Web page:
Xinjiang authorities order residents belie existence of population controls

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Chinese authorities in northwest China’s Xinjiang Uyghur Autonomous Region (XUAR) are preparing local residents for visits from outside “inspectors” by ordering them to disavow any knowledge of “family planning” policies.

This comes after the publication of a report in June detailing a dramatic increase in recent years in the number of forced sterilisations and abortions targeting Uyghurs in the region.

Adrian Zenz, a senior fellow in China Studies at the Washington-based Victims of Communism Memorial Foundation, published the report on sterilisations and abortions in collaboration with the Associated Press.

In his report, Zenz concludes such policies may amount to a government-led campaign of genocide according to the United Nations Convention on the Prevention and Punishment of the Crime of Genocide.

Information from an anonymous source said authorities in XUAR have been holding meetings over the past two weeks to warn residents that people may be visiting the area to inquire about birth control policies.

According to the source, police personnel are warning residents in the meetings that they risk fines and even detention in an internment camp for giving “incorrect” responses to the visiting inspectors, who may include both Chinese nationals and foreigners.

RFA recently spoke with an officer from the Suydung Township Police Station who confirmed that a colleague was in charge of the preparatory work related to the inspections, and that predominantly Uyghur “assistant police officers are undertaking this work in the villages.”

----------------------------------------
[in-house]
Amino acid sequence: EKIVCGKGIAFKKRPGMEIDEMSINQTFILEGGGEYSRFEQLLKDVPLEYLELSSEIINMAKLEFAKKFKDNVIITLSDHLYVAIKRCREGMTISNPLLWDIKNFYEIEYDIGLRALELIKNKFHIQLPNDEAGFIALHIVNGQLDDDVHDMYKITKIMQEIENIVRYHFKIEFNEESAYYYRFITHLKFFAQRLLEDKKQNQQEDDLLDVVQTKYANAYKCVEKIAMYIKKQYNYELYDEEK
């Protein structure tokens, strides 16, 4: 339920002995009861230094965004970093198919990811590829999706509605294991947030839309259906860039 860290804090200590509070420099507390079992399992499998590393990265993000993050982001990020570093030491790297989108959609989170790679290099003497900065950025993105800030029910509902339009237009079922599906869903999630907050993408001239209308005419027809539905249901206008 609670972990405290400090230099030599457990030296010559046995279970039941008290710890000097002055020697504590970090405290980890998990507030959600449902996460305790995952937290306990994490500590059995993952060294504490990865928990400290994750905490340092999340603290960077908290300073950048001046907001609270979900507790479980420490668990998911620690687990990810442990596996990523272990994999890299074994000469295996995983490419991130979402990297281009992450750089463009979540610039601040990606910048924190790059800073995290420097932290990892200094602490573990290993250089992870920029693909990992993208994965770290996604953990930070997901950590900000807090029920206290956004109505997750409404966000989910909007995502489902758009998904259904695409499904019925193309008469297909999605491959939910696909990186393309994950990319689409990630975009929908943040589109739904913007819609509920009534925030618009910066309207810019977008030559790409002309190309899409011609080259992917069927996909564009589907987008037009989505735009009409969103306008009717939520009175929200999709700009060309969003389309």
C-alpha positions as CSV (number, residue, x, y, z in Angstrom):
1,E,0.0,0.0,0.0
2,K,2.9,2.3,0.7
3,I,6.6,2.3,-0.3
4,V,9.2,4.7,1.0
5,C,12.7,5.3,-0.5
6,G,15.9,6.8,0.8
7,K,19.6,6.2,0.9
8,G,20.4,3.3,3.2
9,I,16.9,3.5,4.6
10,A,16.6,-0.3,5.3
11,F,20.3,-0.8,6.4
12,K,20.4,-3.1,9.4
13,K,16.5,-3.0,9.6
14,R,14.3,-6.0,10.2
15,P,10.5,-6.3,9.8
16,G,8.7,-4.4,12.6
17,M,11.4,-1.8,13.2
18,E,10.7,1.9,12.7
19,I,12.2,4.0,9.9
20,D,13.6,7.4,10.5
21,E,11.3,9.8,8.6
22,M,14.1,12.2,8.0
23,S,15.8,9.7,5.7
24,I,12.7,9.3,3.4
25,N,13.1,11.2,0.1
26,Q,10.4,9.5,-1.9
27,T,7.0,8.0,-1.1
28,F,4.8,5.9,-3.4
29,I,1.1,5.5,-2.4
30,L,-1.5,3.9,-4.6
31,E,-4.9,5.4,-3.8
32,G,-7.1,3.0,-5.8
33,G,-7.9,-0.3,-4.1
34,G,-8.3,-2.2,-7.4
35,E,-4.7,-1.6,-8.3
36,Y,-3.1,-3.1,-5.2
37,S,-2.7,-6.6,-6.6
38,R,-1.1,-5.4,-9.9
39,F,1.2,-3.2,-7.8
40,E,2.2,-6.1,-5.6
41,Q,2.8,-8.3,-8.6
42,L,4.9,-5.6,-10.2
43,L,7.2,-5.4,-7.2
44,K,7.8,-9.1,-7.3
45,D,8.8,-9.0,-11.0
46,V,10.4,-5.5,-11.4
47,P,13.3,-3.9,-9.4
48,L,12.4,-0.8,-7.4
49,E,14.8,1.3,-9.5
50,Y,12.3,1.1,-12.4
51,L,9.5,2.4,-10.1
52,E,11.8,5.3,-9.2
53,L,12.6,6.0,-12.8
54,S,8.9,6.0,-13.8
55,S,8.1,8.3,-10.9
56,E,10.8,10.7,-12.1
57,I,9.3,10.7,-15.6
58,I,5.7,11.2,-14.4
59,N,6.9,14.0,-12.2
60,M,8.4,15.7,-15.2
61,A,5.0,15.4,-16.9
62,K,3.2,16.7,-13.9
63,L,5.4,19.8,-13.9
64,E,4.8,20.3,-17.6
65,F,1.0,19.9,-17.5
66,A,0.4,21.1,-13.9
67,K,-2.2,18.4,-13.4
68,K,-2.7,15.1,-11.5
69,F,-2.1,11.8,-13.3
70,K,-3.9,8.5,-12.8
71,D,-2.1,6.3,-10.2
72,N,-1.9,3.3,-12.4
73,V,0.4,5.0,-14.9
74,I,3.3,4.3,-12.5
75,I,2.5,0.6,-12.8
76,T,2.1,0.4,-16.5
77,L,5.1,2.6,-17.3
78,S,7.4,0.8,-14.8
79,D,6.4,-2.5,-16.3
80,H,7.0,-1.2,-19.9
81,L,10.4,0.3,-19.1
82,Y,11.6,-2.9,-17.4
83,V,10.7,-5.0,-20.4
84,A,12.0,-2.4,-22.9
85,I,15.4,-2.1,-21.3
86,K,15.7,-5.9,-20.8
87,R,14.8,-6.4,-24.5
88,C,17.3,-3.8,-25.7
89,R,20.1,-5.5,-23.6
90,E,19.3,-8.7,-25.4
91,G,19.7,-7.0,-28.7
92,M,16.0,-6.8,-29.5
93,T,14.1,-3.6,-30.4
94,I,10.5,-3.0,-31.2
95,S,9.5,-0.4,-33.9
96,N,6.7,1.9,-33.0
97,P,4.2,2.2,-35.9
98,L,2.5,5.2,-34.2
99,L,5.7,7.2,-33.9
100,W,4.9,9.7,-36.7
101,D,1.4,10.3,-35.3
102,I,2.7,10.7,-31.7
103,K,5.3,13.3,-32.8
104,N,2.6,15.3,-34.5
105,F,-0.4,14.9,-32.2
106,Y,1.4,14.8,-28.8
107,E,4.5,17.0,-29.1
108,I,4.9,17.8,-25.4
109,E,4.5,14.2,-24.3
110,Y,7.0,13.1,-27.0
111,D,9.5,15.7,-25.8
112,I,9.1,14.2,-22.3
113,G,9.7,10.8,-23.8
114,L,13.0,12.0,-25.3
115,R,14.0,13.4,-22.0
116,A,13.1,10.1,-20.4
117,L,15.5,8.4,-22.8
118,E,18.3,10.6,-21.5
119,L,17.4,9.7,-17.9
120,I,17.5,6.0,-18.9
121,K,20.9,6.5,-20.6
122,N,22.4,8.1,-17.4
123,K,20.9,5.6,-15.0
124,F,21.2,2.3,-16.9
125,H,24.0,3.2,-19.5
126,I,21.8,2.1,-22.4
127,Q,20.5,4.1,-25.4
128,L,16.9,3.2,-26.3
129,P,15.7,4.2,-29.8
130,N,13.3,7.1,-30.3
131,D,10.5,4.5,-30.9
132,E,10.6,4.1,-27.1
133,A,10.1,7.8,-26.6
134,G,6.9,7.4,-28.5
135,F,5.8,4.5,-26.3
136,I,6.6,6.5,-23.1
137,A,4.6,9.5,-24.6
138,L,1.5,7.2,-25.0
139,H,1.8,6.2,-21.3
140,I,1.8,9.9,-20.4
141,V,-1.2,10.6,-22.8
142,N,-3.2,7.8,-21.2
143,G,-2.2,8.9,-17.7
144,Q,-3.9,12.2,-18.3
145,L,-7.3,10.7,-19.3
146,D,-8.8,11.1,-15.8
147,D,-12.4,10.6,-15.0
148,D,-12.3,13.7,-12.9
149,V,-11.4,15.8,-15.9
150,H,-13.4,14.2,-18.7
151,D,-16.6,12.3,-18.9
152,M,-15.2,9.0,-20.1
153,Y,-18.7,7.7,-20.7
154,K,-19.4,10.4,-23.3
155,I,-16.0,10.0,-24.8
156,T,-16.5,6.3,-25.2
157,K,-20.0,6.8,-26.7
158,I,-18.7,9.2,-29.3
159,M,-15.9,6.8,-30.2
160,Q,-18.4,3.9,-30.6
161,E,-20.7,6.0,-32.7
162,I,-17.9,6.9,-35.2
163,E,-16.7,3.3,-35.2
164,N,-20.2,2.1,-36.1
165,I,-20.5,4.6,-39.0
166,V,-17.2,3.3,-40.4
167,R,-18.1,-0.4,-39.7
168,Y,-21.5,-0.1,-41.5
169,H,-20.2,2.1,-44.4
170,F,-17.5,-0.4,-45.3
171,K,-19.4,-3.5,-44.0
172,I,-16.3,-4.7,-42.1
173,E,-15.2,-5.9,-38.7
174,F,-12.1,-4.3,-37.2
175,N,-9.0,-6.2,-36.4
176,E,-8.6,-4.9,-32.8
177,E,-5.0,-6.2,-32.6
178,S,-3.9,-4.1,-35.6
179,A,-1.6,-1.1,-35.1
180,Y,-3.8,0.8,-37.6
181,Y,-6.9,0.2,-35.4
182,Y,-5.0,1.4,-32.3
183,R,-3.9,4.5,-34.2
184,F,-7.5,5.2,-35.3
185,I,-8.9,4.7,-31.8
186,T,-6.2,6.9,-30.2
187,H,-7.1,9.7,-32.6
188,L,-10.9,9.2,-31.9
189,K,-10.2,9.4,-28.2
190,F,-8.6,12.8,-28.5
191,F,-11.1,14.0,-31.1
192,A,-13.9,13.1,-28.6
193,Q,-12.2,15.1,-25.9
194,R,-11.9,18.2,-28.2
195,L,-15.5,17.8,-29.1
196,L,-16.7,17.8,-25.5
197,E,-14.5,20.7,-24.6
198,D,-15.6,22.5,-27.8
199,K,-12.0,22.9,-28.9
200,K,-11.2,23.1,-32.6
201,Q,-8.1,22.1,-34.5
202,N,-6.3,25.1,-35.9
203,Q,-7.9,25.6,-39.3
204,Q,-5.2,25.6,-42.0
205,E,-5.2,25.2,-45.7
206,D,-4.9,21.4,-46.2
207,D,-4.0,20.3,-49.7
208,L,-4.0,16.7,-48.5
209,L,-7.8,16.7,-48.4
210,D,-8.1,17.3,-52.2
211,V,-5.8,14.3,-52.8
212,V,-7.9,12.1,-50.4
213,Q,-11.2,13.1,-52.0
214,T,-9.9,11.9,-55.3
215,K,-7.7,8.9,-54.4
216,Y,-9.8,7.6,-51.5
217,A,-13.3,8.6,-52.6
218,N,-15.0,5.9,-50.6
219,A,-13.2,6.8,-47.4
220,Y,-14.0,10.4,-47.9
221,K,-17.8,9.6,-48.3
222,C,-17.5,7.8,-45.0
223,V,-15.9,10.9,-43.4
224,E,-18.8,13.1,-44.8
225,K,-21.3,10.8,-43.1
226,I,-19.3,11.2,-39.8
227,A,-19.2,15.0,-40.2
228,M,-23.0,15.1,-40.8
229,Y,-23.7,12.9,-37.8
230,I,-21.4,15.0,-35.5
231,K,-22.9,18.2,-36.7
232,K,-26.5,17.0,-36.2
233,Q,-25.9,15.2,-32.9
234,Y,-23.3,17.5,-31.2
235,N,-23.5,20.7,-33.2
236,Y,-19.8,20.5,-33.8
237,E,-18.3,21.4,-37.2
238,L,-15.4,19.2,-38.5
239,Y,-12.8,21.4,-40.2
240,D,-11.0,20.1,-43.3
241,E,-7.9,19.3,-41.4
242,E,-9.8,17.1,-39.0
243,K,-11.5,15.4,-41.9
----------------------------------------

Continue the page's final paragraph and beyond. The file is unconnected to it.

When asked what residents are being instructed to say to inspectors, the officer said he did not know and referred further questions to those in charge of the meetings.

RFA also spoke with a neighbourhood committee chief in Suydung Township who provided more information about the meetings, which he said he regularly takes part in.

“The meetings are being held in residents’ homes, one after the other—between 15 and 35 people attend each meeting,” he said.

“They’re teaching people that if inspectors come, [the residents]should answer questions very conscientiously and not say things like ‘we don’t know.’”

“They said that we should say the birth control policy is good, but that we shouldn’t give really detailed answers,” he said.

“They said to say ‘no’ if asked whether [residents]had IUDs (intrauterine devices) inserted.”

Instead, residents should “talk at length” about topics such as free health checks, home construction, and social security.

“They told us we can take up all [the inspector’s]time to talk with us if we talk more about the subsidies we’ve received from them,” he said.

The committee chief said if asked about detained family members, residents shouldn’t say they don’t know why they were interned or where they are.

“They said we should say the government would never have detained them if they hadn’t done something wrong, so they detained them because they made mistakes,” he said.

“We should say they’re getting a good education, that it’s good they’re being educated, and that they had religious extremist ideas.” (Source: RFA)

 

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